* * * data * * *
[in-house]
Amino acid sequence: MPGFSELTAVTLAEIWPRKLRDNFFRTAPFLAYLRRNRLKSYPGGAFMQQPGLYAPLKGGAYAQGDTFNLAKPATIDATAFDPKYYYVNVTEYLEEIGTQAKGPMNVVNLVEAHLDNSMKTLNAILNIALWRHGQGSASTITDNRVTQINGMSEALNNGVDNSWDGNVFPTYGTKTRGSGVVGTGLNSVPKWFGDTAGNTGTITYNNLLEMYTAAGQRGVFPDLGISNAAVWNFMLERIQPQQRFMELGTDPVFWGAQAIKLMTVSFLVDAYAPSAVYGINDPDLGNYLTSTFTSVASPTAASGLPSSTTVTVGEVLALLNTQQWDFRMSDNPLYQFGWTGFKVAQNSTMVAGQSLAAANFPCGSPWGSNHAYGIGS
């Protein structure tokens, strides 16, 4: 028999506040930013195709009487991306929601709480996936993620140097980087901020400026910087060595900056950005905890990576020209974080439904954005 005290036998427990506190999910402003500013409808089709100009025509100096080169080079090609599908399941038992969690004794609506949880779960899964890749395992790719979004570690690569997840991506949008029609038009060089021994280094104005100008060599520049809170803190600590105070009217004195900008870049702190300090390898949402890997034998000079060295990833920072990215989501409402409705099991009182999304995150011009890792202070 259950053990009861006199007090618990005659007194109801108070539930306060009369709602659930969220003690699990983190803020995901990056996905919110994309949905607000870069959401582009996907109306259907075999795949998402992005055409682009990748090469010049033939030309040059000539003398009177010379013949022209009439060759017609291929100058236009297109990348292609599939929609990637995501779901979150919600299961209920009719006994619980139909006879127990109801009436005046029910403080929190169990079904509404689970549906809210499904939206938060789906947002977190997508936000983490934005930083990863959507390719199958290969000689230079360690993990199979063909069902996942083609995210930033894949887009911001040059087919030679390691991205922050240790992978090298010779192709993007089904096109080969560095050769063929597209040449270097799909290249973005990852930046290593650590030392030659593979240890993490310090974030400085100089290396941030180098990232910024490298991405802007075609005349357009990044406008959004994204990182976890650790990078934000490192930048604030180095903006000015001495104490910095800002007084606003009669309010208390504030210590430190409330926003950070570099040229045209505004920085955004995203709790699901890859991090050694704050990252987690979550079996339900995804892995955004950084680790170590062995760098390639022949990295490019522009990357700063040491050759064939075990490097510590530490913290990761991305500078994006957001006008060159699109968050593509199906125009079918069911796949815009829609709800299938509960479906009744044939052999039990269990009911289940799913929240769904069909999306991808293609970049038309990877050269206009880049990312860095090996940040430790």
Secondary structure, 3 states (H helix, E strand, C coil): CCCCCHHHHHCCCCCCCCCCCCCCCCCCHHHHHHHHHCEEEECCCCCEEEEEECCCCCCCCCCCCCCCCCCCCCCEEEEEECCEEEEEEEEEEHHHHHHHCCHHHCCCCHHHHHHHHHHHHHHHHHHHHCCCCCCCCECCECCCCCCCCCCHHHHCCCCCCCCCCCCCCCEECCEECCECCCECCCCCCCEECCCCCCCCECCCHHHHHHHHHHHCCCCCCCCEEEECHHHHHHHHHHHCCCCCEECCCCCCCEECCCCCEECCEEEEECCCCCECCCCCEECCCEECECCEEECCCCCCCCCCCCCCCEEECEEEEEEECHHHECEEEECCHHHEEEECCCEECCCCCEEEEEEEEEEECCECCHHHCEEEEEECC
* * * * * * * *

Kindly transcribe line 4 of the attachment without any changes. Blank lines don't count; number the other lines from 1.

Secondary structure, 3 states (H helix, E strand, C coil): CCCCCHHHHHCCCCCCCCCCCCCCCCCCHHHHHHHHHCEEEECCCCCEEEEEECCCCCCCCCCCCCCCCCCCCCCEEEEEECCEEEEEEEEEEHHHHHHHCCHHHCCCCHHHHHHHHHHHHHHHHHHHHCCCCCCCCECCECCCCCCCCCCHHHHCCCCCCCCCCCCCCCEECCEECCECCCECCCCCCCEECCCCCCCCECCCHHHHHHHHHHHCCCCCCCCEEEECHHHHHHHHHHHCCCCCEECCCCCCCEECCCCCEECCEEEEECCCCCECCCCCEECCCEECECCEEECCCCCCCCCCCCCCCEEECEEEEEEECHHHECEEEECCHHHEEEECCCEECCCCCEEEEEEEEEEECCECCHHHCEEEEEECC